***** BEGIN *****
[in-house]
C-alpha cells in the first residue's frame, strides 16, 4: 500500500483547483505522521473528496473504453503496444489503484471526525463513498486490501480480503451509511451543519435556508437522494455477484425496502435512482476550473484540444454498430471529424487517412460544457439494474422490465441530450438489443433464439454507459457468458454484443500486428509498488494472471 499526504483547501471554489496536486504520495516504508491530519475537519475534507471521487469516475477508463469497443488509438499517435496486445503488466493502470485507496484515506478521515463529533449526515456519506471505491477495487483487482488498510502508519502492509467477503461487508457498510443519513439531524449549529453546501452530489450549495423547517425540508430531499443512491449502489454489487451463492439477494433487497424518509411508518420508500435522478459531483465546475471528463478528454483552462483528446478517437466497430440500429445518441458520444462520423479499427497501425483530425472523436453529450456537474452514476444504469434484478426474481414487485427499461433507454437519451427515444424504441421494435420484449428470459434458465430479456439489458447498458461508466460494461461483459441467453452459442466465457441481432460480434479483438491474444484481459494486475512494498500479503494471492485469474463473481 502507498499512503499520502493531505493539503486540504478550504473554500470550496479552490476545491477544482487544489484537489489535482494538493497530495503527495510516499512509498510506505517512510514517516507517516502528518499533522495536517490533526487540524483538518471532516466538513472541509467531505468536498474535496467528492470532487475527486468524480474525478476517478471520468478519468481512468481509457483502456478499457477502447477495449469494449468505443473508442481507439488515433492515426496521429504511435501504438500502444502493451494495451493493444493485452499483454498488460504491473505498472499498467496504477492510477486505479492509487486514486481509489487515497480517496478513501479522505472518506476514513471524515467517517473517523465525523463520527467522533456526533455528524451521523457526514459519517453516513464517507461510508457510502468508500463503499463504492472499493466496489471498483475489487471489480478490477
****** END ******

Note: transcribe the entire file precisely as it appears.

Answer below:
[in-house]
C-alpha cells in the first residue's frame, strides 16, 4: 500500500483547483505522521473528496473504453503496444489503484471526525463513498486490501480480503451509511451543519435556508437522494455477484425496502435512482476550473484540444454498430471529424487517412460544457439494474422490465441530450438489443433464439454507459457468458454484443500486428509498488494472471 499526504483547501471554489496536486504520495516504508491530519475537519475534507471521487469516475477508463469497443488509438499517435496486445503488466493502470485507496484515506478521515463529533449526515456519506471505491477495487483487482488498510502508519502492509467477503461487508457498510443519513439531524449549529453546501452530489450549495423547517425540508430531499443512491449502489454489487451463492439477494433487497424518509411508518420508500435522478459531483465546475471528463478528454483552462483528446478517437466497430440500429445518441458520444462520423479499427497501425483530425472523436453529450456537474452514476444504469434484478426474481414487485427499461433507454437519451427515444424504441421494435420484449428470459434458465430479456439489458447498458461508466460494461461483459441467453452459442466465457441481432460480434479483438491474444484481459494486475512494498500479503494471492485469474463473481 502507498499512503499520502493531505493539503486540504478550504473554500470550496479552490476545491477544482487544489484537489489535482494538493497530495503527495510516499512509498510506505517512510514517516507517516502528518499533522495536517490533526487540524483538518471532516466538513472541509467531505468536498474535496467528492470532487475527486468524480474525478476517478471520468478519468481512468481509457483502456478499457477502447477495449469494449468505443473508442481507439488515433492515426496521429504511435501504438500502444502493451494495451493493444493485452499483454498488460504491473505498472499498467496504477492510477486505479492509487486514486481509489487515497480517496478513501479522505472518506476514513471524515467517517473517523465525523463520527467522533456526533455528524451521523457526514459519517453516513464517507461510508457510502468508500463503499463504492472499493466496489471498483475489487471489480478490477